The Milwaukee Brewers have been scuffling for the last week or so, particularly at the plate, where they have scored just seven runs in their last four games, including just one in the game they won.
So when the Brewers erupted for five runs in the bottom of the first against the Philadelphia Phillies Tuesday night, highlighted by Lyle Overbay’s grand slam, there was cause for optimism.
At least until Wily Peralta gave those five runs right back in the top of the second.
The Brewers lost for the seventh time in eight games, dropping a 9-7 decision to the Phillies as their lead in the National League Central was trimmed to just three games after the St. Louis Cardinals walked off the Pittsburgh Pirates for the second straight night.
Peralta (9-6) became the first Brewers to fail to work at least five innings (other than injury) this season as he was rocked for nine runs on eight hits in 4.1 innings. He walked three and fanned four.
The Phillies (39-51) picked up a run in the top of the first when Ben Revere reached on a bad-hop single past Jean Segura at short, moved up to second on a wild pitch, advanced to third on a groundout and scored on Chase Utley’s sacrifice fly.
Jonathan Lucroy followed with a single and Kendrick walked Aramis Ramirez and Khris Davis to load the bases for Overbay, who absolutely demolished a cut fastball, hitting it up into the loge bleachers in right.
It was Overbay’s fifth career grand slam and he is now 3-for-3 with two doubles, a homer and eight RBI this season when batting with the bases loaded.
So everything was good, right?
Koyie Hill reached on an infield single to Gennett with the bases loaded for an RBI in the top of the second and after Peralta finally got an out, Revere drilled a ground-rule double into the gap in right center for two Phillies runs.
Utley then grounded a single to right for a two-run single and Philadelphia had a 6-5 lead. By the time Marlon Byrd struck out to end the inning, Peralta had faced 10 batters and thrown 44 pitches just to get out of the mess.
Domonic Brown homered off Peralta with one out in the third to make it 7-5. Brown has owned the Brewers in his career as he now has five homers and 19 RBI in just 17 career games against Milwaukee after going 2-for-3 with three RBI.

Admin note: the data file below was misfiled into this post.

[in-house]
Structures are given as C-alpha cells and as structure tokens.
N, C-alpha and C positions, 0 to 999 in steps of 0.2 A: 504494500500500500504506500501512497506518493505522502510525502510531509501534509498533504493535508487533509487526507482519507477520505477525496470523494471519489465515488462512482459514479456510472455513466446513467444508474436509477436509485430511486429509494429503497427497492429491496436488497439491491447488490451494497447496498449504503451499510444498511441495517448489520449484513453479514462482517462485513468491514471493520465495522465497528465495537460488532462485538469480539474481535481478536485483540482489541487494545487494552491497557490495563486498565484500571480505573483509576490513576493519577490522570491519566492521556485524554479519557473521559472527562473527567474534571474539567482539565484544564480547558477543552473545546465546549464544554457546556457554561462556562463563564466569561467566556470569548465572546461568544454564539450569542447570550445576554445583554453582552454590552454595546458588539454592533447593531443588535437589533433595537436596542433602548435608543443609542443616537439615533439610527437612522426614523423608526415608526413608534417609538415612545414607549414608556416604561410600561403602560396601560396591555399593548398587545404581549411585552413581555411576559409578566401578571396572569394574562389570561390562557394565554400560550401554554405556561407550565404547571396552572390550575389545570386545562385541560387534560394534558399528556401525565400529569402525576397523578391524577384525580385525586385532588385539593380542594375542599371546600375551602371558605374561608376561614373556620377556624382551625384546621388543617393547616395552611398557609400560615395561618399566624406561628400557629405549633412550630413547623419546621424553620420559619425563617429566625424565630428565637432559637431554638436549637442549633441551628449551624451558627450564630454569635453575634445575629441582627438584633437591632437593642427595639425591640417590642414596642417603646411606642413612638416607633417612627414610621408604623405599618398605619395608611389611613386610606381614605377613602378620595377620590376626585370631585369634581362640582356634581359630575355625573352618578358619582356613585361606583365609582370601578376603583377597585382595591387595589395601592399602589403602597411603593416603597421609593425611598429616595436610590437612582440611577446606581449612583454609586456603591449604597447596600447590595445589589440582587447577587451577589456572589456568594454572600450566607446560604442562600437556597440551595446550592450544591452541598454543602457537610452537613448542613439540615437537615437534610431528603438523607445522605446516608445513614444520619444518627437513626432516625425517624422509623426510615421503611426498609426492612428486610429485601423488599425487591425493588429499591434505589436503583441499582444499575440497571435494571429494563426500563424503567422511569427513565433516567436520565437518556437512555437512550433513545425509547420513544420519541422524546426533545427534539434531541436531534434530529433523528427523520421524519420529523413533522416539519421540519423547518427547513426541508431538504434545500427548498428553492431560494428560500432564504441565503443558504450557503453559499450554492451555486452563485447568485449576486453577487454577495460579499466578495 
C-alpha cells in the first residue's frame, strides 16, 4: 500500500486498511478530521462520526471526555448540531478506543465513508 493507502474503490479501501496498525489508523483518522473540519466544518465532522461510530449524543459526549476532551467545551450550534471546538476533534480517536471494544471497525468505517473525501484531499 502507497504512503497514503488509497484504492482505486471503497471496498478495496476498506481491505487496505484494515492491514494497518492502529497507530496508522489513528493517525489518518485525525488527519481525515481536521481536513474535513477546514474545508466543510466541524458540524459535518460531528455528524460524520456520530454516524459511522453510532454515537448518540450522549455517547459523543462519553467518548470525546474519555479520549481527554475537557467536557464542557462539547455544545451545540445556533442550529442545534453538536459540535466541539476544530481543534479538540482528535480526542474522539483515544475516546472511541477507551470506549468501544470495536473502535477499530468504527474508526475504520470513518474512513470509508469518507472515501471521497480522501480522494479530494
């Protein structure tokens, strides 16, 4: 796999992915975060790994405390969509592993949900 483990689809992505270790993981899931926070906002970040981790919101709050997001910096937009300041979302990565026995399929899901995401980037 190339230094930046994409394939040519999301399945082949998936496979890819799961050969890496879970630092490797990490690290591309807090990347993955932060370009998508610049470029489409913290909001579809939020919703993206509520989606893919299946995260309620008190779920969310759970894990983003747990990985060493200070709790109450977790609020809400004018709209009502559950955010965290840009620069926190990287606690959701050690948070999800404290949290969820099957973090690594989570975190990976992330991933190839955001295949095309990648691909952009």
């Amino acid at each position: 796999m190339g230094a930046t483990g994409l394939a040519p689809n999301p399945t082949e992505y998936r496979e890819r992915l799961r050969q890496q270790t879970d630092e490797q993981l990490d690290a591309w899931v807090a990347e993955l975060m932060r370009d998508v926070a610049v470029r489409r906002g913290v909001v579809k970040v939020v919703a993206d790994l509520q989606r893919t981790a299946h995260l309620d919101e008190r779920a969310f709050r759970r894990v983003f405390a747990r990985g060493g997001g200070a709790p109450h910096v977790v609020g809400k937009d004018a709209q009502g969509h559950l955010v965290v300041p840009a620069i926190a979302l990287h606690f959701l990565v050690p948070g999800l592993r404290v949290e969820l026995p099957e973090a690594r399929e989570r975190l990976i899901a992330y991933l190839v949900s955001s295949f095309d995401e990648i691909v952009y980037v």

The Phillies finally delivered the knockout blow to Peralta in the fifth. Ryan Howard led off with a walk and one out later, Cody Asche belted a ground-rule double to right. That was it for Peralta, who left in favor of left-hander Tom Gorzelanny, pitching in back-to-back games for the first time this season.
Brown pulled a 2-2 slider into right for a two-run single and a 9-5 Philadelphia lead.
Mark Reynolds got the Brewers back to within two in the bottom of the sixth with a two-run pinch-hit homer—his 14th—on a laser beam to right field off Kendrick.
The Brewers wound up with runners at second and third in the sixth after Gennett blooped a single to left and Lucroy doubled to right, but right-hander Justin De Fratus came on to get Ramirez to end the threat.
The Crew had runners at first and second in the eighth with one out after pinch-hitter Jeff Bianchi reached on a ball deflected by reliever Ken Giles and Carlos Gomez followed with a bunt single. But Gennett’s liner was right at Brown in left field and Lucroy rolled a grounder to short to end the inning.
Five relievers combined for 4.2 innings of shutout relief for the Brewers. Gorzelanny allowed the hit while getting the last two outs in the fifth, Brandon Kintzler struck out one in a perfect sixth and Zach Duke pitched a clean seventh.
The Brewers even got a big inning from Wei-Chung Wang. The rookie left-hander came into the game to start the eighth and set down the side in order on 11 pitches, striking out one. Francisco Rodriguez, who hadn’t pitched since June 28, worked the ninth, allowing a hit and fanning one.
Jonathan Papelbon got the final three outs in order for the Phillies for his 21st save and his second in as many nights.